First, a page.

Meredith College’s English Department recently introduced their new creative writing minor, and with the department’s growth has come a new contingent, renewable full-time faculty position. A recent letter to the editors from an anonymous faculty member criticized the English Department’s choice of their final three candidates; The Herald has learned that two of the potential applicants are white and one is Latinx. The letter also called for further diversity and equity in hiring. The Meredith Herald spoke with Dr. Laura Fine, Head of the English Department, to learn more about what steps the English Department took to attempt to ensure equity in hiring for this new, non-tenure track position
When discussing the search for a new faculty member with The Herald, Dr. Fine shared the job posting, which can be read below.
“Meredith College seeks an experienced writing instructor to fill a non-tenure-track assistant professorship in English. This full-time, renewable position will begin in August 2021.
The teaching load will alternate between three and four classes a semester and will be a combination of composition, poetry, and possibly other creative writing courses. The successful candidate will have a strong commitment to implementing the values of diversity, equity, and inclusion in all areas of academic practice and will collaborate with other faculty in developing curriculum relevant to the needs of twenty-first century writers. Other responsibilities include advising and mentoring undergraduate students, department and college committee service, and scholarly research and activity.
Candidates must have a minimum of a master’s degree and five years of experience teaching writing at the college level. To apply, complete the online application.”
According to Dr. Fine, there were several steps taken throughout the hiring process to encourage equity for all who applied. She said, “Employment law states that we must make our decisions based on the candidates’ qualifications and their perceived ability to perform the job, without bias, for or against, any candidate due to their race or ethnicity. Therefore, we have no information on protected classes like race, ethnicity and sexual orientation unless individual applicants choose to share that information.” Dr. Fine said that “almost no one” in the applicant pool self-identified as a person of color, so the hiring committee looked at “categories such as composition and poetry teaching experience.” The committee also had a “commitment to diversity” category that they included to help judge the candidates’ commitment to diversity and equity. Dr. Fine elaborated, “Once we started interviewing candidates, the first question we asked was, ‘Can you talk about your commitment to diversity and how you create an inclusive classroom environment?’”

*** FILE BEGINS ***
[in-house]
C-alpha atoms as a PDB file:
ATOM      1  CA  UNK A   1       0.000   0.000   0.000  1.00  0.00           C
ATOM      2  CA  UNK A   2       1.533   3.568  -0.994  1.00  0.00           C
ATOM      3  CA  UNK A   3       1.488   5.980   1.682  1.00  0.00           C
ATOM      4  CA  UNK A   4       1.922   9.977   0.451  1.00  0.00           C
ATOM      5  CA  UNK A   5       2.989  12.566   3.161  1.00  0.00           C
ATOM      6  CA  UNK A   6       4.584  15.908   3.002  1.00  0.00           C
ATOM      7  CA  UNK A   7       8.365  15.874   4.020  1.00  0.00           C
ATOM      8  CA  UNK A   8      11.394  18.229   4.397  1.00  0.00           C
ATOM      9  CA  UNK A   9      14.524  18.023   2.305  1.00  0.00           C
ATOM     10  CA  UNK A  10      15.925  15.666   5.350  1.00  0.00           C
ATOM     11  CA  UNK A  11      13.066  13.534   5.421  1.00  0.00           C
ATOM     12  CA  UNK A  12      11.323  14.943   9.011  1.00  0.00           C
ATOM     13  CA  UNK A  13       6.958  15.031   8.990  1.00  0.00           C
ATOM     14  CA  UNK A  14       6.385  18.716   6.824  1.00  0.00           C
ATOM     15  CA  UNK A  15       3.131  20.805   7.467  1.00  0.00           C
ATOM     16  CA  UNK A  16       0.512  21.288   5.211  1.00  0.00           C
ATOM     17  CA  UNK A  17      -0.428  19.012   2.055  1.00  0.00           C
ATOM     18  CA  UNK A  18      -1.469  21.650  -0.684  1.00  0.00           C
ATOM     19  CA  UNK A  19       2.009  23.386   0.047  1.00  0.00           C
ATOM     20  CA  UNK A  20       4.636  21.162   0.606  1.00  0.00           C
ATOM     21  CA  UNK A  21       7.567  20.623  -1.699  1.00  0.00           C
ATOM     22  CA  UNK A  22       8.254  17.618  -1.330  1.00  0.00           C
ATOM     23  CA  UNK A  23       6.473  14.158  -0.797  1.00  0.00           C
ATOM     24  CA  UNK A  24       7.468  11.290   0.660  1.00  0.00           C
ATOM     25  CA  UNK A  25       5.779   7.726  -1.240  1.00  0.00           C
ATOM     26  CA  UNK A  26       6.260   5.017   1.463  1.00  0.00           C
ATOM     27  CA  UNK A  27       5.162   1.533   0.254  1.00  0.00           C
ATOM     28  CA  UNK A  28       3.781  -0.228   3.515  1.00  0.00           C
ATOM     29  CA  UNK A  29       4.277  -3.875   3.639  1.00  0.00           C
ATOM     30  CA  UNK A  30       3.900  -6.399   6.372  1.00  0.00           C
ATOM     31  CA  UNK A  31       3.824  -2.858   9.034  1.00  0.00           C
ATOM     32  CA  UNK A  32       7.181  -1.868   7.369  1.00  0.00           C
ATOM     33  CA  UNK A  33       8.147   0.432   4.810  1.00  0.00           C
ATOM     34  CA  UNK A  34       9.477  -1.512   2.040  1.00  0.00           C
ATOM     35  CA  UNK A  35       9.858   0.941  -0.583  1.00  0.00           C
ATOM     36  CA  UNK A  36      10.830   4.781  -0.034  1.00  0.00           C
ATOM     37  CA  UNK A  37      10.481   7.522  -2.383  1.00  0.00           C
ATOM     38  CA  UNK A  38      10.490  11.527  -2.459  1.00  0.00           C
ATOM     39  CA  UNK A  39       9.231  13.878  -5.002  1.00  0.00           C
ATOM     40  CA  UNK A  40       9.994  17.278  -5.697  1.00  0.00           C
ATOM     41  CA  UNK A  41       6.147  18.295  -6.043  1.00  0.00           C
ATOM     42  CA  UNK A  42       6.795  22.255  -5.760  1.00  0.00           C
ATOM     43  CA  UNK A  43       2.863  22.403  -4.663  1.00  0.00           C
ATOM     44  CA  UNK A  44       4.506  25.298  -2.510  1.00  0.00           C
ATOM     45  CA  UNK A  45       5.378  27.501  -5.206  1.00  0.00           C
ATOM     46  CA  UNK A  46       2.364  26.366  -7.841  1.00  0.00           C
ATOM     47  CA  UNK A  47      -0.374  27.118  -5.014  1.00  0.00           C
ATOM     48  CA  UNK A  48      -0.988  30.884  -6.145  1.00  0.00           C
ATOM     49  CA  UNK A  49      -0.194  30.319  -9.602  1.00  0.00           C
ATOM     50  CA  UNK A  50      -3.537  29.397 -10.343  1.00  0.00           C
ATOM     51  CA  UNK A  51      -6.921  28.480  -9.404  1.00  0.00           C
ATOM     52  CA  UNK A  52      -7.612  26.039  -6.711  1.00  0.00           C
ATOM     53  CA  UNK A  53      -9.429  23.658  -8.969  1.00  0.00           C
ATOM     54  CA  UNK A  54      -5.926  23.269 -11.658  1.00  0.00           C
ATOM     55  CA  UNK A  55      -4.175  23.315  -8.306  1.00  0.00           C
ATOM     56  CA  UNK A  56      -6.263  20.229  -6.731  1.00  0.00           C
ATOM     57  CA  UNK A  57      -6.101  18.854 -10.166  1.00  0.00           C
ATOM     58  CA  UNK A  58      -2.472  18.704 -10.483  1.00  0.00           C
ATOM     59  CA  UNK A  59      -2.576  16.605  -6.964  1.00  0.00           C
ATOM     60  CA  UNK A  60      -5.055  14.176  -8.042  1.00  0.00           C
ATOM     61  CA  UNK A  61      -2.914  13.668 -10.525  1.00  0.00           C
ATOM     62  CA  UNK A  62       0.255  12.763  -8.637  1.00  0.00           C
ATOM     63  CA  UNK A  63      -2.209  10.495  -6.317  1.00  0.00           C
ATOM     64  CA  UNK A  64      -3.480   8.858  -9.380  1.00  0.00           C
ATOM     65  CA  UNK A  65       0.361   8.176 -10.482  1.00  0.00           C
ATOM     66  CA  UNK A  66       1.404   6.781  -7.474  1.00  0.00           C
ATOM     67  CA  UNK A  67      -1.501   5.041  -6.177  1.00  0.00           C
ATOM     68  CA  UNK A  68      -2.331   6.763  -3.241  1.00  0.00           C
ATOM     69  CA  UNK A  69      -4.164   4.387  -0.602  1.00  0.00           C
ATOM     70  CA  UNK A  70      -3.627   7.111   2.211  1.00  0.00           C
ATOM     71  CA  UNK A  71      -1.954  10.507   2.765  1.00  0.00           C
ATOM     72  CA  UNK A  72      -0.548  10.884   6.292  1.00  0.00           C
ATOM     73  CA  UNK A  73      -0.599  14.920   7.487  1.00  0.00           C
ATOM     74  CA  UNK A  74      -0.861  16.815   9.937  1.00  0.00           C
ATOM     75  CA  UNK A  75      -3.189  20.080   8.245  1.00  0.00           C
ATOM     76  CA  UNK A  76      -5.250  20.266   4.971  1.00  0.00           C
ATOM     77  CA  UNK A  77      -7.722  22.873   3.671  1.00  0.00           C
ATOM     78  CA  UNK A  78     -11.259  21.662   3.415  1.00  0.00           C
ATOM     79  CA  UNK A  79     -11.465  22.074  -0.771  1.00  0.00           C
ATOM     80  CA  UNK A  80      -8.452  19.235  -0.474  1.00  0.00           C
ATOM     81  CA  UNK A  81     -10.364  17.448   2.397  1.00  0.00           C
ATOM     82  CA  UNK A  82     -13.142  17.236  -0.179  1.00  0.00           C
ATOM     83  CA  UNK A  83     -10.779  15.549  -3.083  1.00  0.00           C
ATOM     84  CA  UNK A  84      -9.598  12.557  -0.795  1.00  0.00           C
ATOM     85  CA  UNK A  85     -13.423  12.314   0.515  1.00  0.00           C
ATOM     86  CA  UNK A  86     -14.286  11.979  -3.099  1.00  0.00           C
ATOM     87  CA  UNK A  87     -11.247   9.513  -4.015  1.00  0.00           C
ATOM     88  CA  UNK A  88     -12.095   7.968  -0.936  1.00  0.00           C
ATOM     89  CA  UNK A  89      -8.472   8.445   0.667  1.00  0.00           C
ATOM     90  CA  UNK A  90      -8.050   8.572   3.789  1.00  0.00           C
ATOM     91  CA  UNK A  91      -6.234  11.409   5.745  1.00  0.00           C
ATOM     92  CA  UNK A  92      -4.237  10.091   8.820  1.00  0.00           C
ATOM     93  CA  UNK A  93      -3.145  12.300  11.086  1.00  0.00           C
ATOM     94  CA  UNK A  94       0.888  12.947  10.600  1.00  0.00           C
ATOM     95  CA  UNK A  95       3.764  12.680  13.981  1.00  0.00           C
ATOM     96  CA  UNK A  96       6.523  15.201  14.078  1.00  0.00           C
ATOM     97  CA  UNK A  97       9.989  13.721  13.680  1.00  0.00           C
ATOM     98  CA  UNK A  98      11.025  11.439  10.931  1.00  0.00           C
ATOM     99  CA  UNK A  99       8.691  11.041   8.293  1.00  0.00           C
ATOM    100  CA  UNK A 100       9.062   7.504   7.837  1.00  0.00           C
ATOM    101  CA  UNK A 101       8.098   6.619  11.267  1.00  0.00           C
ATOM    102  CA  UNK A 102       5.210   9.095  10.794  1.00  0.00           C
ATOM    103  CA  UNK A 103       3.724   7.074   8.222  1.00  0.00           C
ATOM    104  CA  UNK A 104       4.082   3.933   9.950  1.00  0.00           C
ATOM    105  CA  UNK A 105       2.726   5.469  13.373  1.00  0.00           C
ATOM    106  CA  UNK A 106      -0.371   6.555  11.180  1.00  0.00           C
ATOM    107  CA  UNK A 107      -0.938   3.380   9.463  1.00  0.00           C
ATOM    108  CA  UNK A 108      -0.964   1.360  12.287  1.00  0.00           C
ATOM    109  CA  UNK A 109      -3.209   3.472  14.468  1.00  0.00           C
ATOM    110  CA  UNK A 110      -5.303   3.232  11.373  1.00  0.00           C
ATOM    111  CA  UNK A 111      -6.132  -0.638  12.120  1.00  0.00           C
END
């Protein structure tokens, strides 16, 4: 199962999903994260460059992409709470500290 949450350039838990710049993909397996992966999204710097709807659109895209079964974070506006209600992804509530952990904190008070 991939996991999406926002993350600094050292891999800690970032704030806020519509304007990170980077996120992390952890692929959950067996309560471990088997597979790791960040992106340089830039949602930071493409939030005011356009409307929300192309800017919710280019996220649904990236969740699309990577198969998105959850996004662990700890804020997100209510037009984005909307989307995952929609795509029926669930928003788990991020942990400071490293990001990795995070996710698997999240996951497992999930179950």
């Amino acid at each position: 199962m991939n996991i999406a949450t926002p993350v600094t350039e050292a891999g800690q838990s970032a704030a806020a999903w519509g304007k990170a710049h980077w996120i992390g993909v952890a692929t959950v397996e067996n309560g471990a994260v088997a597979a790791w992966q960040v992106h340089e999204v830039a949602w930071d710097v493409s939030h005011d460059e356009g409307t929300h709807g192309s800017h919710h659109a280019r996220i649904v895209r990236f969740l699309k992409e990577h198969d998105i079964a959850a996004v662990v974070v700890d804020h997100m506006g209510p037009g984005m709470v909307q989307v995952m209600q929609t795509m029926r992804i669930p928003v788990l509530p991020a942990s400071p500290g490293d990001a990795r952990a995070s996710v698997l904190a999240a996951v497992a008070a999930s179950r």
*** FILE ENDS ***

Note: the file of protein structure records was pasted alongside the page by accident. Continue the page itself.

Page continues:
In the March 31 letter to the editors, the anonymous faculty member asserted that there is a lack of equity in the hiring process at Meredith. Dr. Fine agreed with this sentiment and noted, “I share many of the frustrations that the anonymous letter writer has about equity at Meredith and elsewhere.” For legal reasons, she was unable to share additional hiring details related to the new English Department hire. However, she did acknowledge that “academia is heavily white, and we are at a predominantly white institution — this also affects the candidates that apply.” Dr. Fine said, “We have to make sure Meredith is a supportive environment for BIPOC and LBGTQ colleagues, and unless potential applicants know this, it can also mean there will be hesitancy to apply.”
Dr. Fine said she believes that the English Department is aware that representation matters and that Meredith has far fewer BIPOC and LGBTQ faculty staff than they should. She shared her belief that “hiring members of these groups helps all groups.” She added, “I think we also need to improve processes for reporting incidents of racism and homophobia and increase anti-racism and equity training for all faculty and staff.” Dr. Fine said this interview process differed from previous ones because they have not had a “commitment to diversity” category when considering applicants in the past. Therefore, the department is hopeful for future candidates and the opportunity to expand diversity at Meredith.
By Rachel Van Horne, News Editor